Together, they and other sports figures are asking Louisiana Gov. Kathleen Blanco for the release of Gary Tyler. Read the statement to see how Tyler’s quest for justice has brought these and other extraordinary figures from the world of sports together.
JOCKS 4 JUSTICE
To: Gov. Kathleen Blanco
We, the undersigned members of the sports community, call upon you, in the name of justice and racial reconciliation, to pardon Gary Tyler and free him from Angola prison. Gary is an innocent man who has spent 32 of his 48 years on earth behind bars for a crime he did not commit. Gary’s life has been destroyed because of racial hysteria and that peculiar brand of police work known internationally as “Southern Justice.”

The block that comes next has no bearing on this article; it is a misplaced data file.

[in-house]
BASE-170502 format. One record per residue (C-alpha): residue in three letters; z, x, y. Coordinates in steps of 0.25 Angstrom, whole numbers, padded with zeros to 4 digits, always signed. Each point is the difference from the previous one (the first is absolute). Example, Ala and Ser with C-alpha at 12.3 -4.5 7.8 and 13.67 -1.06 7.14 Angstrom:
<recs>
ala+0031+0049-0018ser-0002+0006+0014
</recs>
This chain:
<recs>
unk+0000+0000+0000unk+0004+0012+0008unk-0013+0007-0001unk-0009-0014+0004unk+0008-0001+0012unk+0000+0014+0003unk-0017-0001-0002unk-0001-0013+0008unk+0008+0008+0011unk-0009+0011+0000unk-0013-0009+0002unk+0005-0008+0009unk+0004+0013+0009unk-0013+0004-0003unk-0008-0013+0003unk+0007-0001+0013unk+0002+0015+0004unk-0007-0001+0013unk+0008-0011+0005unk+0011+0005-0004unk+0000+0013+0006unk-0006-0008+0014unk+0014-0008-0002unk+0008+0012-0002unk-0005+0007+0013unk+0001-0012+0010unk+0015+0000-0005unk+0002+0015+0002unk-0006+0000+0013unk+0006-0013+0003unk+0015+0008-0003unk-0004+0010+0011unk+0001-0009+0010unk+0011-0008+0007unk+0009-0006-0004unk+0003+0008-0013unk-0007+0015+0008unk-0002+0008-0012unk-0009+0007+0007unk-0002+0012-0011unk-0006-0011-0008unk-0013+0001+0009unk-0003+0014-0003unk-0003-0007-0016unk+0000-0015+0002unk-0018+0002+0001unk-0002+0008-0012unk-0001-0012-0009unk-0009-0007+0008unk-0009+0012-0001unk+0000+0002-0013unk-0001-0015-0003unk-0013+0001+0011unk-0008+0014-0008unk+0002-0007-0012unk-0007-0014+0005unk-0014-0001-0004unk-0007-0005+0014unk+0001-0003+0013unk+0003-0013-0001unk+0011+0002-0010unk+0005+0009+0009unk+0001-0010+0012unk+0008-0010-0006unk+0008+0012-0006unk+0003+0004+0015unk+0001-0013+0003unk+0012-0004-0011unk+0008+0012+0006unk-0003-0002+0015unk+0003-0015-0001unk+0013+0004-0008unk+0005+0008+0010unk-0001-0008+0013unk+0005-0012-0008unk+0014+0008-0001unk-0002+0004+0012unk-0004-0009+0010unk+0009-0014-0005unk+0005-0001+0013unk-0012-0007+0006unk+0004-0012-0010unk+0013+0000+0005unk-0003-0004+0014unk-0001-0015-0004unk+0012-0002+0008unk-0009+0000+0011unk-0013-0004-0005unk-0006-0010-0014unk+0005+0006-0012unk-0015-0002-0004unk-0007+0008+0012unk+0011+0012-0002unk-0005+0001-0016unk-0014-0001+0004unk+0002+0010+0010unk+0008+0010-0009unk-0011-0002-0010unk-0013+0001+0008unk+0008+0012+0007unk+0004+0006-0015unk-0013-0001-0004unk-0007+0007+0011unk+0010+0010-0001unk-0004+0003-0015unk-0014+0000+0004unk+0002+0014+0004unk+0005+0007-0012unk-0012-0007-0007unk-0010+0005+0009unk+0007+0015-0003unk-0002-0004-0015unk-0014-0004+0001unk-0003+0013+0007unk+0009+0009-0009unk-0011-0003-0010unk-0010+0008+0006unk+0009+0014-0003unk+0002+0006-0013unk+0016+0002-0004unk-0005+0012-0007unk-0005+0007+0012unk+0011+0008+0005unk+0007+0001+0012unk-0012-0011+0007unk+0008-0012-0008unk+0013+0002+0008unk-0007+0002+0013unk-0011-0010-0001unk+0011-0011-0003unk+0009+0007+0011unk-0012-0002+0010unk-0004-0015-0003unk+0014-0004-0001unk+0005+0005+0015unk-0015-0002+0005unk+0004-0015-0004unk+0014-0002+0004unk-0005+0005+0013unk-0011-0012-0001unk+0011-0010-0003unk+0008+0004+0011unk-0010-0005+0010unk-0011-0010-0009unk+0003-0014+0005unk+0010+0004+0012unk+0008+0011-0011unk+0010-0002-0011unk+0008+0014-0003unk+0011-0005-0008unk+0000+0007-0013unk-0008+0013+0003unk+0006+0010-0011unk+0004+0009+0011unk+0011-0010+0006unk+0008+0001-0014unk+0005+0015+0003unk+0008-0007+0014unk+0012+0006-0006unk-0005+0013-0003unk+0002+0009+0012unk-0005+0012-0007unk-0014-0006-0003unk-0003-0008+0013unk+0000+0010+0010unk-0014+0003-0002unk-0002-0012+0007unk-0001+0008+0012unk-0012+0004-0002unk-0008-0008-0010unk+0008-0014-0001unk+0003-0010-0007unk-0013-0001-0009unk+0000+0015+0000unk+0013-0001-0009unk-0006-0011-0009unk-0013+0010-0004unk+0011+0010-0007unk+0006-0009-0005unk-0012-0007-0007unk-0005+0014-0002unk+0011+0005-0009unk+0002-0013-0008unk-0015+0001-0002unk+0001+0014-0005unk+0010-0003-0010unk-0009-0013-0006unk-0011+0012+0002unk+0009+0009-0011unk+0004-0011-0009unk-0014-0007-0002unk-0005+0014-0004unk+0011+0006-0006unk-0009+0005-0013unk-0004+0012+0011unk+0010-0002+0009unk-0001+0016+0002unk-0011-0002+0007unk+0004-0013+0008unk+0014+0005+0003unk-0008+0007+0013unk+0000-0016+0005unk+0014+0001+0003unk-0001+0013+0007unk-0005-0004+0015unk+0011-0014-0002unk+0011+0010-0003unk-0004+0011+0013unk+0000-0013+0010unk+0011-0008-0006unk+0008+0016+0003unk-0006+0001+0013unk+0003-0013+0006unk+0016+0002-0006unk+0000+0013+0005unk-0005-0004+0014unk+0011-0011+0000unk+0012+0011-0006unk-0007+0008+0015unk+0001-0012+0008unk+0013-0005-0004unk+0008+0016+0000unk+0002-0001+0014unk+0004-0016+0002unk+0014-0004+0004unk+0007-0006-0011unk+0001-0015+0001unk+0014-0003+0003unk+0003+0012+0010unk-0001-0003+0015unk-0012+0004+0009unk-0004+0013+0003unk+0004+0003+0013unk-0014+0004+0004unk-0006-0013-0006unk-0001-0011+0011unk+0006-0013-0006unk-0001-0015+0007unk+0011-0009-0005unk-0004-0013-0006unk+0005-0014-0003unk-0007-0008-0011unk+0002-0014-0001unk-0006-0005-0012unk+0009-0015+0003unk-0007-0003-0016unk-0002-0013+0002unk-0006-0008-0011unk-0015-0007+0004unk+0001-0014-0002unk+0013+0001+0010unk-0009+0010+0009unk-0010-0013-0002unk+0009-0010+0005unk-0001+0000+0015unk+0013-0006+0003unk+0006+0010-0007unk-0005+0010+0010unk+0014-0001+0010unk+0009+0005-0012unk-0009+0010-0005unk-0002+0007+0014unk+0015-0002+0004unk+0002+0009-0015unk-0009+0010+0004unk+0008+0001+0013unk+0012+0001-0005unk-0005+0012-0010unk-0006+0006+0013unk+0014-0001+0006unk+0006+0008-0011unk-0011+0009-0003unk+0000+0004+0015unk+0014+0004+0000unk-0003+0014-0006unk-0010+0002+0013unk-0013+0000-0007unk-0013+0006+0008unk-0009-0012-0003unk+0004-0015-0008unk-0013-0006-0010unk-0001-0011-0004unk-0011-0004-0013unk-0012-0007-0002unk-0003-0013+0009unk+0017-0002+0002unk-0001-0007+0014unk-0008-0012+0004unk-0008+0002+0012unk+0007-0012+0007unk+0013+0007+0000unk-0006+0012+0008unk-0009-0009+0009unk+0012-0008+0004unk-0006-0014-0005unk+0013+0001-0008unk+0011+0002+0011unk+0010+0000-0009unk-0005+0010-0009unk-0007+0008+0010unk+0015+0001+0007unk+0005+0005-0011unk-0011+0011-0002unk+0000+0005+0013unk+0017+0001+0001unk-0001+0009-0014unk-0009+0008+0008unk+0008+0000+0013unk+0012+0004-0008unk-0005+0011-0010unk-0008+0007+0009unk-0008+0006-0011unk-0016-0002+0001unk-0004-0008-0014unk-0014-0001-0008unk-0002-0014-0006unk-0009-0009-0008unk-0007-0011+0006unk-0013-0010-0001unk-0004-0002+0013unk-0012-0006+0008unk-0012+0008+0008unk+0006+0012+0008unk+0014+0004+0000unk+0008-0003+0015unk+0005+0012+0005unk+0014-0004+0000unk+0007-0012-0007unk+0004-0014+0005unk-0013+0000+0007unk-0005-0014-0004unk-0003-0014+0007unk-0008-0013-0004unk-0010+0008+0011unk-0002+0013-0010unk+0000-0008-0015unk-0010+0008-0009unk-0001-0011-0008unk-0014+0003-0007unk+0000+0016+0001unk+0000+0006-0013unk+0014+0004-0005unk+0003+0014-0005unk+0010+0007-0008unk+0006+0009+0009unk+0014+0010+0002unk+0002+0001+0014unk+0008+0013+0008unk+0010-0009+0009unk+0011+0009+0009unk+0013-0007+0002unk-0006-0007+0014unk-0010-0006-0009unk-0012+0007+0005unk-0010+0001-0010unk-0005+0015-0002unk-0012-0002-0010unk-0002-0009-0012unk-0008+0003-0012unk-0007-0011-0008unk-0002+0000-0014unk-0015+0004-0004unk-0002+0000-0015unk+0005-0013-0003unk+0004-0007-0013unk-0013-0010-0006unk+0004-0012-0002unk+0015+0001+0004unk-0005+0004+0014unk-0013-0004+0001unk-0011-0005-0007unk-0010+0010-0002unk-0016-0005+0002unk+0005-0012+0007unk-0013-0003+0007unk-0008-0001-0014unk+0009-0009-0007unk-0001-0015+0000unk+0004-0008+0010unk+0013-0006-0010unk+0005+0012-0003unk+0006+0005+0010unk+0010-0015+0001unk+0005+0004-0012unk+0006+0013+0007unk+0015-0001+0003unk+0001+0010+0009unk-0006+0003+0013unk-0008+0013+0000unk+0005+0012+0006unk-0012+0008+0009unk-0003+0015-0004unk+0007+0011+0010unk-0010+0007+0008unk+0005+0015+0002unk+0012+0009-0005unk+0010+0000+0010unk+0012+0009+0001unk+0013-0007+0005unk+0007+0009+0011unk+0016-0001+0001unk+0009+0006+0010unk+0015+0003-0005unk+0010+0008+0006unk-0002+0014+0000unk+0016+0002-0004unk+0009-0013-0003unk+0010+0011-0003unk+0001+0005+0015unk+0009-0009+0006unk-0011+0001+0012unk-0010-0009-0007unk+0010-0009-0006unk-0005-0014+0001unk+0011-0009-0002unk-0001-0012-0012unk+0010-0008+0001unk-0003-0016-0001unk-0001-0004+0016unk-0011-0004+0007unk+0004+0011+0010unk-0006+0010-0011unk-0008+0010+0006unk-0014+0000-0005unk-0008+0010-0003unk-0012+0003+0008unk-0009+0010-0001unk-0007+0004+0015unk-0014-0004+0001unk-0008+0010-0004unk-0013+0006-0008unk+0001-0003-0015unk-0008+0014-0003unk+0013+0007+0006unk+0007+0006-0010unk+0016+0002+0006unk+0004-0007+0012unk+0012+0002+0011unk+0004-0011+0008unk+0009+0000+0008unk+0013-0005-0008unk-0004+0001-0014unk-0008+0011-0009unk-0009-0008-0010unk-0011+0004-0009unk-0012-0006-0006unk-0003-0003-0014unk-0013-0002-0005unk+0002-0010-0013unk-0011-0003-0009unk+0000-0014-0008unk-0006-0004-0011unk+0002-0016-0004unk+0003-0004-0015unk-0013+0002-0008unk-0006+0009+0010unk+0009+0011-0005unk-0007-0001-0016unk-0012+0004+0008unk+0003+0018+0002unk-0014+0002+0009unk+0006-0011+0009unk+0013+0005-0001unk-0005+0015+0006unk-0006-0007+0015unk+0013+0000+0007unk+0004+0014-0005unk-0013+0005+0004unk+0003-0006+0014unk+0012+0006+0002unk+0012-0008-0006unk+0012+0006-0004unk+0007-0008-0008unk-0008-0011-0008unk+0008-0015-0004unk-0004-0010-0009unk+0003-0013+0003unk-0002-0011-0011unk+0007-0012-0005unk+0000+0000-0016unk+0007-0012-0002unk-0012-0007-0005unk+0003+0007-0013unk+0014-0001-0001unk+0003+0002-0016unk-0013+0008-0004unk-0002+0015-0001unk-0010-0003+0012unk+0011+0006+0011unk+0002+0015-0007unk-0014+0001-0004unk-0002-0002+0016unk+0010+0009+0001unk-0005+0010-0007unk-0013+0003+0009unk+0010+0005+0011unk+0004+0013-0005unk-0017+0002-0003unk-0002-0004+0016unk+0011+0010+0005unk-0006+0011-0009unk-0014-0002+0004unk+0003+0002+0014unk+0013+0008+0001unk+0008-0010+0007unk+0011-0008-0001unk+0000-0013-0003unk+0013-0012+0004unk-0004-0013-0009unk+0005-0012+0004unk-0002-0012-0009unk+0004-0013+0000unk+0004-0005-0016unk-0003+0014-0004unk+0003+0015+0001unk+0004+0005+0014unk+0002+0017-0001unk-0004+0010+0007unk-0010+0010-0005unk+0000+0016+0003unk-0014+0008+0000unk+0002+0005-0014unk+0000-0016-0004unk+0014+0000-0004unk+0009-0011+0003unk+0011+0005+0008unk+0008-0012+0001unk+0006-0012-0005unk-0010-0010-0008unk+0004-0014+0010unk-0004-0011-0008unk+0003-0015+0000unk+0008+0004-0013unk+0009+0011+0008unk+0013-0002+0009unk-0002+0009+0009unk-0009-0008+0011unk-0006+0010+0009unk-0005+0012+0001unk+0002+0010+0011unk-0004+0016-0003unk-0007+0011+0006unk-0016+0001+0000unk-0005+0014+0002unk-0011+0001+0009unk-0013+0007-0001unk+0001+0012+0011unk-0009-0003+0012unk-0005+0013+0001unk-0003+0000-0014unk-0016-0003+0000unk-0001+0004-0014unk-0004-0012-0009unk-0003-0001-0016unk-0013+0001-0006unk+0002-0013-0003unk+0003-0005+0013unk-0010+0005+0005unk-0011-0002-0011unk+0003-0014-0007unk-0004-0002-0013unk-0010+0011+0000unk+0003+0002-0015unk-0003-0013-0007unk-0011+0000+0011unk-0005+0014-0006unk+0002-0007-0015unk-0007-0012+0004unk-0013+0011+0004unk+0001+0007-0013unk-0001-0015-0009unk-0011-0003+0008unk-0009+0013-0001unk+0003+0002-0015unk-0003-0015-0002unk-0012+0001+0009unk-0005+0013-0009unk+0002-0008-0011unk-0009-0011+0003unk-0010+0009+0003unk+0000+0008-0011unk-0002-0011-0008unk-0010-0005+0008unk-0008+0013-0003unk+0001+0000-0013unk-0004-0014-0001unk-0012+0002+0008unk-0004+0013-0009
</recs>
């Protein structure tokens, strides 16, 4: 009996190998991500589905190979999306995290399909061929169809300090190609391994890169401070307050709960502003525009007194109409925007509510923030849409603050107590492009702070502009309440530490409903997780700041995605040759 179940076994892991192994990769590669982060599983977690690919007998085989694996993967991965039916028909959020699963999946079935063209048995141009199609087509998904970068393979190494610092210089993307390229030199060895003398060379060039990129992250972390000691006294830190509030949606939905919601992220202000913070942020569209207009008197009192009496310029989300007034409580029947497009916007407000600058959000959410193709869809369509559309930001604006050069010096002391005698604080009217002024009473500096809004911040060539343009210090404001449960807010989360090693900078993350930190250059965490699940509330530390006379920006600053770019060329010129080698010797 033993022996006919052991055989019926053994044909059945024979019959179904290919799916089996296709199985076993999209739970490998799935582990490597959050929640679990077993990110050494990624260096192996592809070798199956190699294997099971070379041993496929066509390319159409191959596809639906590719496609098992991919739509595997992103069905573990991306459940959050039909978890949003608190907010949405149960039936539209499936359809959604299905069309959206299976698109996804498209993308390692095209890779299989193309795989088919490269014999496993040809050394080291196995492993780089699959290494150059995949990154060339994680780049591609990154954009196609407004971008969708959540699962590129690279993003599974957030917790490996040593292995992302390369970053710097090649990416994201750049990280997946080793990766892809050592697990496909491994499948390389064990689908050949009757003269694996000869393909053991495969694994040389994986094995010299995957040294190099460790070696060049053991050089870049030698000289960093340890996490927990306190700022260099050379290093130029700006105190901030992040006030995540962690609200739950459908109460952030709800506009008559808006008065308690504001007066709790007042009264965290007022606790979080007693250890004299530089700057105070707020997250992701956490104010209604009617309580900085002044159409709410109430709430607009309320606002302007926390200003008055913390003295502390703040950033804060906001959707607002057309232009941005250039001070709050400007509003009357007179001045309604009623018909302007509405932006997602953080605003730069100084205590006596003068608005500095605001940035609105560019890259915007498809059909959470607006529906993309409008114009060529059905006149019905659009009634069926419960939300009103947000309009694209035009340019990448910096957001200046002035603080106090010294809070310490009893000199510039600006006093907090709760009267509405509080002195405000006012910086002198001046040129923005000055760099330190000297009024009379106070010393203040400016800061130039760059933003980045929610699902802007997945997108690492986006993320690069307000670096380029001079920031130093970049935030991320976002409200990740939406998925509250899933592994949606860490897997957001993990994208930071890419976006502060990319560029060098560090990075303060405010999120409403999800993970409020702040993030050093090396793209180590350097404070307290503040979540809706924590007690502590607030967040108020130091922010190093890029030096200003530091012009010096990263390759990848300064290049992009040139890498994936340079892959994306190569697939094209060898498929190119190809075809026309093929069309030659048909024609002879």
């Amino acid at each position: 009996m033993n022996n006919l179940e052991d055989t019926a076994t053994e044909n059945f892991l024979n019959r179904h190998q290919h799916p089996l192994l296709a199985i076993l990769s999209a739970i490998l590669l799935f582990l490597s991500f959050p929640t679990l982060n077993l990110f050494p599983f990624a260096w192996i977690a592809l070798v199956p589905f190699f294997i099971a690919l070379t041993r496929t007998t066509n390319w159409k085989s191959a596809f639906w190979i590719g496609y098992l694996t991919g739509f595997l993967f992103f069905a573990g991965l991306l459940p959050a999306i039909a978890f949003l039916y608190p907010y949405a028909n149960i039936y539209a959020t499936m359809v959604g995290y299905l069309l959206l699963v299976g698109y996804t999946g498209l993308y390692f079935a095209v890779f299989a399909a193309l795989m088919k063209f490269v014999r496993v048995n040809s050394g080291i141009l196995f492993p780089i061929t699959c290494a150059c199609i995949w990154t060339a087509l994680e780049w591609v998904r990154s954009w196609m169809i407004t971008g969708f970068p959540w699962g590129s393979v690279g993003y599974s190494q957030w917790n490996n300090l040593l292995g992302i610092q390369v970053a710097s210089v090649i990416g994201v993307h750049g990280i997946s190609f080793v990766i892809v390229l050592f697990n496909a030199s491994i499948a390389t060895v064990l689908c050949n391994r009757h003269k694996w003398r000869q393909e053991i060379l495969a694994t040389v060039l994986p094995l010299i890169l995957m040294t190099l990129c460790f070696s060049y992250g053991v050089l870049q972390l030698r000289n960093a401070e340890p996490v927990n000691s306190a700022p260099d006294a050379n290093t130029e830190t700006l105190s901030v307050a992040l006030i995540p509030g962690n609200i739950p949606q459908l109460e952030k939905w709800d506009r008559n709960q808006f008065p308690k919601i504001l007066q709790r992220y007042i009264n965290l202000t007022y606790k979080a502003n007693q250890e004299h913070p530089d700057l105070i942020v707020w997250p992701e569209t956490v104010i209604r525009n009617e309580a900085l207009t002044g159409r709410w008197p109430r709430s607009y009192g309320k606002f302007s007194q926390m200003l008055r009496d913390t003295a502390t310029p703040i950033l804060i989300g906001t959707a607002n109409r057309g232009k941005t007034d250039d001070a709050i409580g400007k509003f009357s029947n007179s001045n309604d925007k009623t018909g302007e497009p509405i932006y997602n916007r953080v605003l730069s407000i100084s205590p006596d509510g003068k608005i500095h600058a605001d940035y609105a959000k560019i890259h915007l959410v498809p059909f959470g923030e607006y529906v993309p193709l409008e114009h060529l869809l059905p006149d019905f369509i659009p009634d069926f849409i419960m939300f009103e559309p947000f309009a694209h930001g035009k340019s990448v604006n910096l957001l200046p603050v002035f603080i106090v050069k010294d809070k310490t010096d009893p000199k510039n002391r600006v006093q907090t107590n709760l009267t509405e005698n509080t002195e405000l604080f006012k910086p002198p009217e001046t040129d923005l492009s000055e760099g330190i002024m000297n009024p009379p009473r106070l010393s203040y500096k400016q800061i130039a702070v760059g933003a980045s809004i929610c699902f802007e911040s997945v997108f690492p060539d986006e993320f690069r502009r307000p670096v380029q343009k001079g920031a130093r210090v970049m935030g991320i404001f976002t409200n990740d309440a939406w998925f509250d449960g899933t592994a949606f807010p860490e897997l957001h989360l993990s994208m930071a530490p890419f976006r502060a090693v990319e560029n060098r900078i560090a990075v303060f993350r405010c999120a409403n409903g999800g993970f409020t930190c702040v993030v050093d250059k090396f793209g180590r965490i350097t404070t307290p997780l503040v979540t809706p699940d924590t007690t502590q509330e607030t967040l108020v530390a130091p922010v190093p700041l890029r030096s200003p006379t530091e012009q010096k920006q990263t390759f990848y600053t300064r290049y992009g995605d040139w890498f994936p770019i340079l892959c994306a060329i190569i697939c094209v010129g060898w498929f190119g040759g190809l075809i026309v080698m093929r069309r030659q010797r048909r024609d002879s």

As you are undoubtedly aware, New York Times columnist Bob Herbert has spent the last month exposing the terrifying truth behind Gary’s conviction. In 1975, Gary Tyler, an African-American teenager, was convicted by an all-white jury for the murder of Timothy Weber, a thirteen-year-old white youth. Weber was shot and killed during a busing riot where 200 whites attacked Gary’s school bus. Weber’s death quite understandably sent shock waves across the state. The police needed a killer. They chose Gary, and his nightmare officially began. Gary’s mother detailed to Herbert the sounds of listening to deputies at the police station savagely whipping her son, while they blocked her from entering the room. “They beat Gary so bad,” she said. “My poor child. I couldn’t do nothing.” Every witness who identified Gary as the shooter has since recanted and alleged police intimidation. The gun supposedly used on that day has disappeared.